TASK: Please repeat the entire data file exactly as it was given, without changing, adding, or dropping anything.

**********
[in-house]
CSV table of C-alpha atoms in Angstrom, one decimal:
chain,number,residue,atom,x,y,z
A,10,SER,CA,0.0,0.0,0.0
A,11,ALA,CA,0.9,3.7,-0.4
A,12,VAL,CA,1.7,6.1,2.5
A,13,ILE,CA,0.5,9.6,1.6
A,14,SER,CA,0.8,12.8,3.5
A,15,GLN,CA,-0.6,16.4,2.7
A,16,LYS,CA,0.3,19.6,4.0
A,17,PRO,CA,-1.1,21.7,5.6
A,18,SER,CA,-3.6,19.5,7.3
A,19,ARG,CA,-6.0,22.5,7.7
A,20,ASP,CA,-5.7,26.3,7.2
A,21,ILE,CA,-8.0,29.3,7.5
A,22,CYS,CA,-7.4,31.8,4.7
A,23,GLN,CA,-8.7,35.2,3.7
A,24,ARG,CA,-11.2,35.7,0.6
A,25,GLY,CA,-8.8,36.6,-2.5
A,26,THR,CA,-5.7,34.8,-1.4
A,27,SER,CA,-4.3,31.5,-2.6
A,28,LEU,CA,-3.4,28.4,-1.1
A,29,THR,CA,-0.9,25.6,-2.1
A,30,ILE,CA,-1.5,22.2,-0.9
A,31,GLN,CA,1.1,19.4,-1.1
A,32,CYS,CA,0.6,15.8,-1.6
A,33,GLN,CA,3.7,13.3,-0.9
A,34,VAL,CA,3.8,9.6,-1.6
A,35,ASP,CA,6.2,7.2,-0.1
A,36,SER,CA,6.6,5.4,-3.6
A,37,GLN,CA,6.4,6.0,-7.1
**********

[in-house]
CSV table of C-alpha atoms in Angstrom, one decimal:
chain,number,residue,atom,x,y,z
A,10,SER,CA,0.0,0.0,0.0
A,11,ALA,CA,0.9,3.7,-0.4
A,12,VAL,CA,1.7,6.1,2.5
A,13,ILE,CA,0.5,9.6,1.6
A,14,SER,CA,0.8,12.8,3.5
A,15,GLN,CA,-0.6,16.4,2.7
A,16,LYS,CA,0.3,19.6,4.0
A,17,PRO,CA,-1.1,21.7,5.6
A,18,SER,CA,-3.6,19.5,7.3
A,19,ARG,CA,-6.0,22.5,7.7
A,20,ASP,CA,-5.7,26.3,7.2
A,21,ILE,CA,-8.0,29.3,7.5
A,22,CYS,CA,-7.4,31.8,4.7
A,23,GLN,CA,-8.7,35.2,3.7
A,24,ARG,CA,-11.2,35.7,0.6
A,25,GLY,CA,-8.8,36.6,-2.5
A,26,THR,CA,-5.7,34.8,-1.4
A,27,SER,CA,-4.3,31.5,-2.6
A,28,LEU,CA,-3.4,28.4,-1.1
A,29,THR,CA,-0.9,25.6,-2.1
A,30,ILE,CA,-1.5,22.2,-0.9
A,31,GLN,CA,1.1,19.4,-1.1
A,32,CYS,CA,0.6,15.8,-1.6
A,33,GLN,CA,3.7,13.3,-0.9
A,34,VAL,CA,3.8,9.6,-1.6
A,35,ASP,CA,6.2,7.2,-0.1
A,36,SER,CA,6.6,5.4,-3.6
A,37,GLN,CA,6.4,6.0,-7.1